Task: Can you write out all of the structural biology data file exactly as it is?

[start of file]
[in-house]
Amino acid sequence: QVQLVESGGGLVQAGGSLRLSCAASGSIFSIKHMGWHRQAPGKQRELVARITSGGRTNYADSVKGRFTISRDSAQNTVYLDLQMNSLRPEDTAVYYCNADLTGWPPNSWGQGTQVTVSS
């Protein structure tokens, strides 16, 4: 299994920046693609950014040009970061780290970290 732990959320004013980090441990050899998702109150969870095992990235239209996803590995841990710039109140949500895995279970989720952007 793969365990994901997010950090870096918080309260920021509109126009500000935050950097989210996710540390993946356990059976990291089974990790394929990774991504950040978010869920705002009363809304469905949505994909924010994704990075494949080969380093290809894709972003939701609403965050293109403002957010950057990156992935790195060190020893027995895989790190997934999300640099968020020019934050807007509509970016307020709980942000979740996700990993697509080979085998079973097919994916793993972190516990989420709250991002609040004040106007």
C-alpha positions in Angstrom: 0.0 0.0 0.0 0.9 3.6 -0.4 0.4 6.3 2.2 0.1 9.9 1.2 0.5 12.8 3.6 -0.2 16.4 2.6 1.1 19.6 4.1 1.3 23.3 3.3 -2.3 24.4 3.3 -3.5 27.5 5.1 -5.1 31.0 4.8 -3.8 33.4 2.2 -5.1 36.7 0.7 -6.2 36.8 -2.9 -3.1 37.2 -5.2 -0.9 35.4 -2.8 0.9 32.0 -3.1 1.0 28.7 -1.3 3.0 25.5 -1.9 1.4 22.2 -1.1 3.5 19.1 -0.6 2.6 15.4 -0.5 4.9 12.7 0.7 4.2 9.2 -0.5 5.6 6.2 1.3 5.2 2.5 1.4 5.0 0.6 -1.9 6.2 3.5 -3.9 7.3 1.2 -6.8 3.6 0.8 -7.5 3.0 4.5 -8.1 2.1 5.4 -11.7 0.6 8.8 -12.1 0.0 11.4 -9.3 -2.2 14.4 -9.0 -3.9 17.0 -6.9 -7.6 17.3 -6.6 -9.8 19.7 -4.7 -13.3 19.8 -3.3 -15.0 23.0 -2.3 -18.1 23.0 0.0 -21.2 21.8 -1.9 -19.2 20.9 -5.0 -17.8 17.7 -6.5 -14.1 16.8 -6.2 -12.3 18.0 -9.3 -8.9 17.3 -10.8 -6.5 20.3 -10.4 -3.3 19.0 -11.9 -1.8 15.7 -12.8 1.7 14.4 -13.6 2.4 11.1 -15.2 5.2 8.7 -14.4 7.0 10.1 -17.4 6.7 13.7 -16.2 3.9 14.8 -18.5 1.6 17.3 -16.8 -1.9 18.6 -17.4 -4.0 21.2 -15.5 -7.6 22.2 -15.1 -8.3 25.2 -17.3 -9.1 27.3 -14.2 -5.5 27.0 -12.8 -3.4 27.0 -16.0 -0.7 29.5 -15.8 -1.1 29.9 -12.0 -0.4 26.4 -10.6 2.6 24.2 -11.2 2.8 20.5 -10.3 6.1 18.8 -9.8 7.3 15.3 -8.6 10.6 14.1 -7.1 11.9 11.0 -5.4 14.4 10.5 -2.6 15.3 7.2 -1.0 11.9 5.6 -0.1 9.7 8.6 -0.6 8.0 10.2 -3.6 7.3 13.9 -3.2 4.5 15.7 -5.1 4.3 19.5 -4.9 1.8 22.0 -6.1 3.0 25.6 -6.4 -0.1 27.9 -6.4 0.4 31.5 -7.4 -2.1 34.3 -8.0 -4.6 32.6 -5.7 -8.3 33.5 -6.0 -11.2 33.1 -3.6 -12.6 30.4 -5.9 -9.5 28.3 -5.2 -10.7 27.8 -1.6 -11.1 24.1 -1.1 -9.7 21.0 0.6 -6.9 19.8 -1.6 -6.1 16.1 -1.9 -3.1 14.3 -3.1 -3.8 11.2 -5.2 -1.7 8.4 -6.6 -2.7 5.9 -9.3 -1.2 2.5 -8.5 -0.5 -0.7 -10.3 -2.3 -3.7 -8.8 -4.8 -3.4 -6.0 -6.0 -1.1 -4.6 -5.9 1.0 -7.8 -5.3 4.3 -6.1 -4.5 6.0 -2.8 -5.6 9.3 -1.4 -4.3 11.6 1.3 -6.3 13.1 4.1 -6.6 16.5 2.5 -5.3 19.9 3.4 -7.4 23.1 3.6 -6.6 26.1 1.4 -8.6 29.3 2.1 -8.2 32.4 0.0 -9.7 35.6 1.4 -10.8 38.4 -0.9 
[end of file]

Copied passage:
[in-house]
Amino acid sequence: QVQLVESGGGLVQAGGSLRLSCAASGSIFSIKHMGWHRQAPGKQRELVARITSGGRTNYADSVKGRFTISRDSAQNTVYLDLQMNSLRPEDTAVYYCNADLTGWPPNSWGQGTQVTVSS
């Protein structure tokens, strides 16, 4: 299994920046693609950014040009970061780290970290 732990959320004013980090441990050899998702109150969870095992990235239209996803590995841990710039109140949500895995279970989720952007 793969365990994901997010950090870096918080309260920021509109126009500000935050950097989210996710540390993946356990059976990291089974990790394929990774991504950040978010869920705002009363809304469905949505994909924010994704990075494949080969380093290809894709972003939701609403965050293109403002957010950057990156992935790195060190020893027995895989790190997934999300640099968020020019934050807007509509970016307020709980942000979740996700990993697509080979085998079973097919994916793993972190516990989420709250991002609040004040106007």
C-alpha positions in Angstrom: 0.0 0.0 0.0 0.9 3.6 -0.4 0.4 6.3 2.2 0.1 9.9 1.2 0.5 12.8 3.6 -0.2 16.4 2.6 1.1 19.6 4.1 1.3 23.3 3.3 -2.3 24.4 3.3 -3.5 27.5 5.1 -5.1 31.0 4.8 -3.8 33.4 2.2 -5.1 36.7 0.7 -6.2 36.8 -2.9 -3.1 37.2 -5.2 -0.9 35.4 -2.8 0.9 32.0 -3.1 1.0 28.7 -1.3 3.0 25.5 -1.9 1.4 22.2 -1.1 3.5 19.1 -0.6 2.6 15.4 -0.5 4.9 12.7 0.7 4.2 9.2 -0.5 5.6 6.2 1.3 5.2 2.5 1.4 5.0 0.6 -1.9 6.2 3.5 -3.9 7.3 1.2 -6.8 3.6 0.8 -7.5 3.0 4.5 -8.1 2.1 5.4 -11.7 0.6 8.8 -12.1 0.0 11.4 -9.3 -2.2 14.4 -9.0 -3.9 17.0 -6.9 -7.6 17.3 -6.6 -9.8 19.7 -4.7 -13.3 19.8 -3.3 -15.0 23.0 -2.3 -18.1 23.0 0.0 -21.2 21.8 -1.9 -19.2 20.9 -5.0 -17.8 17.7 -6.5 -14.1 16.8 -6.2 -12.3 18.0 -9.3 -8.9 17.3 -10.8 -6.5 20.3 -10.4 -3.3 19.0 -11.9 -1.8 15.7 -12.8 1.7 14.4 -13.6 2.4 11.1 -15.2 5.2 8.7 -14.4 7.0 10.1 -17.4 6.7 13.7 -16.2 3.9 14.8 -18.5 1.6 17.3 -16.8 -1.9 18.6 -17.4 -4.0 21.2 -15.5 -7.6 22.2 -15.1 -8.3 25.2 -17.3 -9.1 27.3 -14.2 -5.5 27.0 -12.8 -3.4 27.0 -16.0 -0.7 29.5 -15.8 -1.1 29.9 -12.0 -0.4 26.4 -10.6 2.6 24.2 -11.2 2.8 20.5 -10.3 6.1 18.8 -9.8 7.3 15.3 -8.6 10.6 14.1 -7.1 11.9 11.0 -5.4 14.4 10.5 -2.6 15.3 7.2 -1.0 11.9 5.6 -0.1 9.7 8.6 -0.6 8.0 10.2 -3.6 7.3 13.9 -3.2 4.5 15.7 -5.1 4.3 19.5 -4.9 1.8 22.0 -6.1 3.0 25.6 -6.4 -0.1 27.9 -6.4 0.4 31.5 -7.4 -2.1 34.3 -8.0 -4.6 32.6 -5.7 -8.3 33.5 -6.0 -11.2 33.1 -3.6 -12.6 30.4 -5.9 -9.5 28.3 -5.2 -10.7 27.8 -1.6 -11.1 24.1 -1.1 -9.7 21.0 0.6 -6.9 19.8 -1.6 -6.1 16.1 -1.9 -3.1 14.3 -3.1 -3.8 11.2 -5.2 -1.7 8.4 -6.6 -2.7 5.9 -9.3 -1.2 2.5 -8.5 -0.5 -0.7 -10.3 -2.3 -3.7 -8.8 -4.8 -3.4 -6.0 -6.0 -1.1 -4.6 -5.9 1.0 -7.8 -5.3 4.3 -6.1 -4.5 6.0 -2.8 -5.6 9.3 -1.4 -4.3 11.6 1.3 -6.3 13.1 4.1 -6.6 16.5 2.5 -5.3 19.9 3.4 -7.4 23.1 3.6 -6.6 26.1 1.4 -8.6 29.3 2.1 -8.2 32.4 0.0 -9.7 35.6 1.4 -10.8 38.4 -0.9 